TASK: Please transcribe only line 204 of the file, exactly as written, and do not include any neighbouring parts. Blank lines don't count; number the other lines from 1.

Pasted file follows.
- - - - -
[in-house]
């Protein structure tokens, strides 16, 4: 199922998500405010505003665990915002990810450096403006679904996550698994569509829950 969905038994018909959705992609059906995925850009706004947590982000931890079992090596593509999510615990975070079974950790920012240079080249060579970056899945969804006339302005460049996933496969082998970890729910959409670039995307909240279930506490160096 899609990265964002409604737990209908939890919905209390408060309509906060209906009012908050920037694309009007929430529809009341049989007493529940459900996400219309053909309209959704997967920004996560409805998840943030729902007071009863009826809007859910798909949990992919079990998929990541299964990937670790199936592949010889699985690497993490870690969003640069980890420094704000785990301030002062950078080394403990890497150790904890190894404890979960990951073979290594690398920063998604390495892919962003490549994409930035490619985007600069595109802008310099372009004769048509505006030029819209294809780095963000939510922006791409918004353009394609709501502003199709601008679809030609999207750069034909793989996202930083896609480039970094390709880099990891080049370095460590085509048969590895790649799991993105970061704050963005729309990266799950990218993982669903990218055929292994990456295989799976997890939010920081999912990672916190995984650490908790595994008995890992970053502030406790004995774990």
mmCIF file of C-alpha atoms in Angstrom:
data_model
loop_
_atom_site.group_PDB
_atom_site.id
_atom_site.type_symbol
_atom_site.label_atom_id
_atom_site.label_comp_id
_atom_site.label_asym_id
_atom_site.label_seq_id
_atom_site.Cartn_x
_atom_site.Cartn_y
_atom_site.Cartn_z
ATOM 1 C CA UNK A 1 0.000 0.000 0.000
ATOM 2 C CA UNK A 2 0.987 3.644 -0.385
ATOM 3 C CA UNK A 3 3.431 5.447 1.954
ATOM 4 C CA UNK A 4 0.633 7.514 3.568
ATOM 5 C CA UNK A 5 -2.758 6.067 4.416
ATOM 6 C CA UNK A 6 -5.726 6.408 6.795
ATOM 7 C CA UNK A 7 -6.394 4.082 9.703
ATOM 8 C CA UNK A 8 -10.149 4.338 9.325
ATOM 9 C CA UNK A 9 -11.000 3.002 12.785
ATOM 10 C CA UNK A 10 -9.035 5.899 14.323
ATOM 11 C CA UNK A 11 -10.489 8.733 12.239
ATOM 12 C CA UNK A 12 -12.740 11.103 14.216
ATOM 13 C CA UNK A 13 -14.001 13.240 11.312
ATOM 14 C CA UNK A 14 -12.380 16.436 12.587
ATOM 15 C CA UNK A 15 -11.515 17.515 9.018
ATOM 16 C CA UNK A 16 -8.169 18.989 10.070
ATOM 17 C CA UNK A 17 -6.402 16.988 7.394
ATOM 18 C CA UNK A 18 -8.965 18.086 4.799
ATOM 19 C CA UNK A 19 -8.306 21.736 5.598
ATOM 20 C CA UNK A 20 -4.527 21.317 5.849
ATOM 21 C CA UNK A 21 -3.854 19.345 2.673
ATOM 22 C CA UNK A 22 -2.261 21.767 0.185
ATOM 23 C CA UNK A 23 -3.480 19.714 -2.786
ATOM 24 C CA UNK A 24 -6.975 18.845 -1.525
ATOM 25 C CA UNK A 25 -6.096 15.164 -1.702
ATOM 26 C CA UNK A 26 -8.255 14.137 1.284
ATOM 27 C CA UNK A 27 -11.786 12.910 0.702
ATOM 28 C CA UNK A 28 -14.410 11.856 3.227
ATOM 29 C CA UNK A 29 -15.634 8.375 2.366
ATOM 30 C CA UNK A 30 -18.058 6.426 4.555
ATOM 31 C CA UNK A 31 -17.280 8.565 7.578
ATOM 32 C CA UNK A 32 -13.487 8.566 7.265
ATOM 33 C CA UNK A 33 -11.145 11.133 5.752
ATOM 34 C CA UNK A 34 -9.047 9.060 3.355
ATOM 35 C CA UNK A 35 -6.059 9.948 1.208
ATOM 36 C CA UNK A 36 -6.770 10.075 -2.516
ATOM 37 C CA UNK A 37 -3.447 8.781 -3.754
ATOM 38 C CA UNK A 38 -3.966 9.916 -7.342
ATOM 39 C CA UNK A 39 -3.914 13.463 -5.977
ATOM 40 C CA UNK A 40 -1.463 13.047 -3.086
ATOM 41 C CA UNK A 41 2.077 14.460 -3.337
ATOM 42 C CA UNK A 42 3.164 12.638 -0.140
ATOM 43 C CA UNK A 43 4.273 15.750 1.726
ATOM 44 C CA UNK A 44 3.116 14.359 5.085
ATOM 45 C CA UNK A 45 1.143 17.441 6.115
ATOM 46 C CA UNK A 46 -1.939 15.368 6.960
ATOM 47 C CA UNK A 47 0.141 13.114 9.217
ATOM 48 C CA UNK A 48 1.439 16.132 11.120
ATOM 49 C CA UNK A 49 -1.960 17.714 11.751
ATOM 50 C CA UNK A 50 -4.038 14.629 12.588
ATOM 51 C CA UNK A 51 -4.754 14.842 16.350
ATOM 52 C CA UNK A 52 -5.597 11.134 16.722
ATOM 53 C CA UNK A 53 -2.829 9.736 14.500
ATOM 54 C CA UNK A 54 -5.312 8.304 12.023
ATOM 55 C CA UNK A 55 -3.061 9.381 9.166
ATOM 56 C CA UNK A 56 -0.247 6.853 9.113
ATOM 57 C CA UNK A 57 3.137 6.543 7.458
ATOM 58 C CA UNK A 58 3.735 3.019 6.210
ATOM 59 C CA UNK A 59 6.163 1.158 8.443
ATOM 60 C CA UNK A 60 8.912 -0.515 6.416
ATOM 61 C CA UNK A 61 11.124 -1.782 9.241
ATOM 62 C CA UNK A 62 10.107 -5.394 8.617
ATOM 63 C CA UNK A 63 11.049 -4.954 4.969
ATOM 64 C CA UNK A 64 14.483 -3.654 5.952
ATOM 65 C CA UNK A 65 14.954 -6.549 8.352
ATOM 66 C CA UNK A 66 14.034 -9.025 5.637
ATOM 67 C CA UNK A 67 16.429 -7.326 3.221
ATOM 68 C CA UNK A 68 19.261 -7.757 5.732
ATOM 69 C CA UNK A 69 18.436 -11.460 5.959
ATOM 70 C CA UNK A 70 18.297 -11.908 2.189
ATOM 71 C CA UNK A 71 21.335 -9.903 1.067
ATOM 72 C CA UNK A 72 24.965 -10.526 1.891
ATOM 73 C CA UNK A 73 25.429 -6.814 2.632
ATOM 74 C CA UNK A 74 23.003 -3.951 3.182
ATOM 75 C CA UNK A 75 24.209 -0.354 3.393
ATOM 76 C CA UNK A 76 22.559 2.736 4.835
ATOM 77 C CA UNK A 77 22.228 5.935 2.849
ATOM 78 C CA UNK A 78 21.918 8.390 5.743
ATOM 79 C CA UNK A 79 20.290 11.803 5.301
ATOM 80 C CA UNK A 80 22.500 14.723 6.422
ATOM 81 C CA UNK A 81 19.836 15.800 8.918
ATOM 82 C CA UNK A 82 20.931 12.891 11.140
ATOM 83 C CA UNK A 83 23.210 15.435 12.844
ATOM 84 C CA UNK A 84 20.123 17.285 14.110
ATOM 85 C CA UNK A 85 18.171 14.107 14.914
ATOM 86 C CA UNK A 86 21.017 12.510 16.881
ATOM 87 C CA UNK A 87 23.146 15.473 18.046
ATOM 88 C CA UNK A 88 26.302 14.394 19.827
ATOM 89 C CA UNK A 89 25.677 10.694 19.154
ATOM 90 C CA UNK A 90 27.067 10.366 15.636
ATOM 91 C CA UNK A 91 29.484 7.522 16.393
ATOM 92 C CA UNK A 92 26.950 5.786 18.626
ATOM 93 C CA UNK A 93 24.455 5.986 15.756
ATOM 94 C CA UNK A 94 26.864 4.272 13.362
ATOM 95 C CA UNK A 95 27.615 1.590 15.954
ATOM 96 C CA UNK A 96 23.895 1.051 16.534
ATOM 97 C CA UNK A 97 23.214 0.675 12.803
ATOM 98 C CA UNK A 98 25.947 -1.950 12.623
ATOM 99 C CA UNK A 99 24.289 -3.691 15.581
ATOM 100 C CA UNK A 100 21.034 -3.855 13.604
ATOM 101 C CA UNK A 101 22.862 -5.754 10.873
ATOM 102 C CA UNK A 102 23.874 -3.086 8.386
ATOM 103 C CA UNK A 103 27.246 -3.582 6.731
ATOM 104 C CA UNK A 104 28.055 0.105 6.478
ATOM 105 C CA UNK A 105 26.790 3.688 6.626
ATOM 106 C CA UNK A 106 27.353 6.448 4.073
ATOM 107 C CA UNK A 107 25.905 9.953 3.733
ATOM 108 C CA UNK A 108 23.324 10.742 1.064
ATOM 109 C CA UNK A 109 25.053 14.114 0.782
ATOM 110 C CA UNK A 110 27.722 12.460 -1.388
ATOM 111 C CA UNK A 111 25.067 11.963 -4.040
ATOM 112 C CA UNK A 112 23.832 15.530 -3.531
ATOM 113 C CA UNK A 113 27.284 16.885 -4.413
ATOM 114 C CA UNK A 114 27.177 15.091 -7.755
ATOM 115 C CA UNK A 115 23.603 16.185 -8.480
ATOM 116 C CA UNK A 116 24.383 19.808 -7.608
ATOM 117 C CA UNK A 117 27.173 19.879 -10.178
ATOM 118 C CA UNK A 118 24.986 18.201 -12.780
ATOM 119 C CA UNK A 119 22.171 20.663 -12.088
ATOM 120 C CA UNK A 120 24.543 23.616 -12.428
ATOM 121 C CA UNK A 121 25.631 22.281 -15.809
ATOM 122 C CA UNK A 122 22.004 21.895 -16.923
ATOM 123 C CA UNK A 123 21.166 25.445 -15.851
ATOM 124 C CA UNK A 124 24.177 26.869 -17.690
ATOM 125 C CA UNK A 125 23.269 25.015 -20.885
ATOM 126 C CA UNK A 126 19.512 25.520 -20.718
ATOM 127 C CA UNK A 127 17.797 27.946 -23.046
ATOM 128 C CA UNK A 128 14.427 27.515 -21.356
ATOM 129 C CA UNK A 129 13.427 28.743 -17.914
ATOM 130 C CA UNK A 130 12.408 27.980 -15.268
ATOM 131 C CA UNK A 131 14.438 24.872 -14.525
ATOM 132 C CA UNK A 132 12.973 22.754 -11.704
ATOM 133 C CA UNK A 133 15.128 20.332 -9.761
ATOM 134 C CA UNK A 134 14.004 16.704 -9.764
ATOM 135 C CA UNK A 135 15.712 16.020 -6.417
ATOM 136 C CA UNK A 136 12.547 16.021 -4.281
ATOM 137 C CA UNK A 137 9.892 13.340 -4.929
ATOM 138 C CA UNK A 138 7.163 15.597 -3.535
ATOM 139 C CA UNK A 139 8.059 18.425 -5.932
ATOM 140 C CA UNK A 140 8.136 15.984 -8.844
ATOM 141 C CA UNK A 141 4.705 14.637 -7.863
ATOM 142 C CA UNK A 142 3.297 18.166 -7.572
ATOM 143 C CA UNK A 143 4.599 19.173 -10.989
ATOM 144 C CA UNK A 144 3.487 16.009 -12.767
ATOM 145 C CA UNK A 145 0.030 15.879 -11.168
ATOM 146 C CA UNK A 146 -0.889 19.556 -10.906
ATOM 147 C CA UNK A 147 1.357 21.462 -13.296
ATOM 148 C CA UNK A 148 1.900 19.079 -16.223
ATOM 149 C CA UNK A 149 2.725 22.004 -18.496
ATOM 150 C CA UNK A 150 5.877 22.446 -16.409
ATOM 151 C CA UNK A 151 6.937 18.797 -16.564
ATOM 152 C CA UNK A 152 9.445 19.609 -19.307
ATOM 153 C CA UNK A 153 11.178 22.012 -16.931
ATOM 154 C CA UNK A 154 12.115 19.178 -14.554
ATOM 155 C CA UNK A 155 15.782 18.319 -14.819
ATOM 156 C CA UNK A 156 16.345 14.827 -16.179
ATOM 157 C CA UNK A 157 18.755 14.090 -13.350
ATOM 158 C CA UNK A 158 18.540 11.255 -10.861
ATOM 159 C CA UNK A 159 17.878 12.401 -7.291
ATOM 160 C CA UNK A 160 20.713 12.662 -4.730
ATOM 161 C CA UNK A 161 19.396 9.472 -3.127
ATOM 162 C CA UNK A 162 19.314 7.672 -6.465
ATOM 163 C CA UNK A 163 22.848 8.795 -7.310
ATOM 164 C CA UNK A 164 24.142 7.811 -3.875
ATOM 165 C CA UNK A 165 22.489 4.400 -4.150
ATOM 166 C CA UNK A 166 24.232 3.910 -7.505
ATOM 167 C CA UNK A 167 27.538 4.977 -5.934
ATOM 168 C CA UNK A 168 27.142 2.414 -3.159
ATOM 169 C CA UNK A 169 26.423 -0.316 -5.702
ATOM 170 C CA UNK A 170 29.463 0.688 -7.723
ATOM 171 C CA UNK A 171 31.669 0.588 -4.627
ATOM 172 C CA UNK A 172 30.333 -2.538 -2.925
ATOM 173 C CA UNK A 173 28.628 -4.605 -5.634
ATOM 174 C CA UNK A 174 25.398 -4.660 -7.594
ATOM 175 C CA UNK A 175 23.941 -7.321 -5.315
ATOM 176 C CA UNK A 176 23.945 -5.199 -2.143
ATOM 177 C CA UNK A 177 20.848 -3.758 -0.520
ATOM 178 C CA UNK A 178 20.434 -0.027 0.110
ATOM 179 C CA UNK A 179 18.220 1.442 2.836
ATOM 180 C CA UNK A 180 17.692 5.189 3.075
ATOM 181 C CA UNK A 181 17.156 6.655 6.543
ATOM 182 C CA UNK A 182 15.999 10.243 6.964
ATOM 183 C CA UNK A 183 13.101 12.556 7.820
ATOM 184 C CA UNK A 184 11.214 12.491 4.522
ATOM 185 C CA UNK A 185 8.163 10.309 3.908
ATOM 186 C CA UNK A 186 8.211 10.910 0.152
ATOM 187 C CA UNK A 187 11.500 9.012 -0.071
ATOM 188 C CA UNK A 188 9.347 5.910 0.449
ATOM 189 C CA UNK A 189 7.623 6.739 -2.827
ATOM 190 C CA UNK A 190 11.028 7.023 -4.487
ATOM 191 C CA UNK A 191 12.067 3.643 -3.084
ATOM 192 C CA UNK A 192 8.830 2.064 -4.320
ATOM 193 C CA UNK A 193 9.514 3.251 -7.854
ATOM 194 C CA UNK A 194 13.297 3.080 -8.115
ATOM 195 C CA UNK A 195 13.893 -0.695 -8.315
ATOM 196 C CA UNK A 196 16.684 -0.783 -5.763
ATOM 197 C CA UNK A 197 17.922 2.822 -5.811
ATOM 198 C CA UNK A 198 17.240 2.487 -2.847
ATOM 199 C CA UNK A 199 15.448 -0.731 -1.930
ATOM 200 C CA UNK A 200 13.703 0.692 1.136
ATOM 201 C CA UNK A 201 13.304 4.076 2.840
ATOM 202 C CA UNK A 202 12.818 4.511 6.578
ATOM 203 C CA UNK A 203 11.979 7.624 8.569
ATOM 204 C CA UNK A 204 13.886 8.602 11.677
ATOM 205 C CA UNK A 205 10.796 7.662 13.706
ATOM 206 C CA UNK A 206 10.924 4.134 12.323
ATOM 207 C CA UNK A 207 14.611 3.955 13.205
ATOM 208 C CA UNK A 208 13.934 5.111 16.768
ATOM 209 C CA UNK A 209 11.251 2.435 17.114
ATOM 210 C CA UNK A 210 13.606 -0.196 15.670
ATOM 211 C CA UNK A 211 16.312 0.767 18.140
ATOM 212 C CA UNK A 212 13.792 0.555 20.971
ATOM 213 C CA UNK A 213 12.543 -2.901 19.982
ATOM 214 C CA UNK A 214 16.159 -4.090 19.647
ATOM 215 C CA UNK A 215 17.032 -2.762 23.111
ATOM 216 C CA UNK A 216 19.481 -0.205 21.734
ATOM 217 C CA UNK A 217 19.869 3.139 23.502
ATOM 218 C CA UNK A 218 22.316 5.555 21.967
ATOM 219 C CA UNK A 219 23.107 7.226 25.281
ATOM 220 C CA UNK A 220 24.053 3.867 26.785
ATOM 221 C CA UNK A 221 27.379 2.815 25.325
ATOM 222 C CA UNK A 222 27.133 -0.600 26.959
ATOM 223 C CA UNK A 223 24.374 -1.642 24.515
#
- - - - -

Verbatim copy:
ATOM 189 C CA UNK A 189 7.623 6.739 -2.827